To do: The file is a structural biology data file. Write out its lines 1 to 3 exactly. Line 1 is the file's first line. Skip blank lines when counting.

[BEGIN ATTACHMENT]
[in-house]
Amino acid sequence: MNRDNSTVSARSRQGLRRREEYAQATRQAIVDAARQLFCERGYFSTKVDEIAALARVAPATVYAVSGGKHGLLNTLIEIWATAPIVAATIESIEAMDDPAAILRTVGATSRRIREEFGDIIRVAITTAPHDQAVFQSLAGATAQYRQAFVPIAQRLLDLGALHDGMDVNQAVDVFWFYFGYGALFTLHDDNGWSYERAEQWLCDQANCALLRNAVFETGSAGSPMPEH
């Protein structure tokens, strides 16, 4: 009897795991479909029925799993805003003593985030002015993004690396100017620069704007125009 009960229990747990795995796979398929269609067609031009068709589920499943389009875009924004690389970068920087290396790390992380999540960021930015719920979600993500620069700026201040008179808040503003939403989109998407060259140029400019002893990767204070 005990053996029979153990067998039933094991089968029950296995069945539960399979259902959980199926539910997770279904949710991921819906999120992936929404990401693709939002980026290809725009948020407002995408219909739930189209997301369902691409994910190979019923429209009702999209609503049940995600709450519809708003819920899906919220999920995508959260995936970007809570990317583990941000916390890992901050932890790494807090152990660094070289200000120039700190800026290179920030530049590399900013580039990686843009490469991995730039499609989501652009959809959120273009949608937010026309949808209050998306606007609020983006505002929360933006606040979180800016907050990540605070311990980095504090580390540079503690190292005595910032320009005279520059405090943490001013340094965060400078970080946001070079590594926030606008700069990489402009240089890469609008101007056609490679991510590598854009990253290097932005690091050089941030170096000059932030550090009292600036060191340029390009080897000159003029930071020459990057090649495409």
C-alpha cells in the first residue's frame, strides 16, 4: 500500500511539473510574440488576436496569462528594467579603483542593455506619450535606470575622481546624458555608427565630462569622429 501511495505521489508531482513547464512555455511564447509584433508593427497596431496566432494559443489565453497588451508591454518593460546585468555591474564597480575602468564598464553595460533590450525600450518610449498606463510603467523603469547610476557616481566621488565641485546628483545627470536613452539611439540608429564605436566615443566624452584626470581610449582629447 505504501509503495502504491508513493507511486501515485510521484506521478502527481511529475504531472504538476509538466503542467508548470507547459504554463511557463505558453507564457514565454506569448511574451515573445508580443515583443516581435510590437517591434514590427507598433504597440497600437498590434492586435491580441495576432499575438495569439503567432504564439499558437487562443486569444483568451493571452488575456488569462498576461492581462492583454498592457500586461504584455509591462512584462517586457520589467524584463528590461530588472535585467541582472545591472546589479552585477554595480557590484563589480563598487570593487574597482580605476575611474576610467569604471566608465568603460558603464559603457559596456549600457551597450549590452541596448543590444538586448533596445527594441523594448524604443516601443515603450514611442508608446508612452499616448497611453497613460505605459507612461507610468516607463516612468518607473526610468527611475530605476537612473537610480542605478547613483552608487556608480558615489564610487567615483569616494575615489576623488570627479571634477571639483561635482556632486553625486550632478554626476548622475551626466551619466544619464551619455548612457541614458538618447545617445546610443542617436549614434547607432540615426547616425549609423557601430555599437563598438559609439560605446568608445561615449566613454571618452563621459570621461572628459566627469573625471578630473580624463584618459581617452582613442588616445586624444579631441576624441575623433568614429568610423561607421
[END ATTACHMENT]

[in-house]
Amino acid sequence: MNRDNSTVSARSRQGLRRREEYAQATRQAIVDAARQLFCERGYFSTKVDEIAALARVAPATVYAVSGGKHGLLNTLIEIWATAPIVAATIESIEAMDDPAAILRTVGATSRRIREEFGDIIRVAITTAPHDQAVFQSLAGATAQYRQAFVPIAQRLLDLGALHDGMDVNQAVDVFWFYFGYGALFTLHDDNGWSYERAEQWLCDQANCALLRNAVFETGSAGSPMPEH
């Protein structure tokens, strides 16, 4: 009897795991479909029925799993805003003593985030002015993004690396100017620069704007125009 009960229990747990795995796979398929269609067609031009068709589920499943389009875009924004690389970068920087290396790390992380999540960021930015719920979600993500620069700026201040008179808040503003939403989109998407060259140029400019002893990767204070 005990053996029979153990067998039933094991089968029950296995069945539960399979259902959980199926539910997770279904949710991921819906999120992936929404990401693709939002980026290809725009948020407002995408219909739930189209997301369902691409994910190979019923429209009702999209609503049940995600709450519809708003819920899906919220999920995508959260995936970007809570990317583990941000916390890992901050932890790494807090152990660094070289200000120039700190800026290179920030530049590399900013580039990686843009490469991995730039499609989501652009959809959120273009949608937010026309949808209050998306606007609020983006505002929360933006606040979180800016907050990540605070311990980095504090580390540079503690190292005595910032320009005279520059405090943490001013340094965060400078970080946001070079590594926030606008700069990489402009240089890469609008101007056609490679991510590598854009990253290097932005690091050089941030170096000059932030550090009292600036060191340029390009080897000159003029930071020459990057090649495409």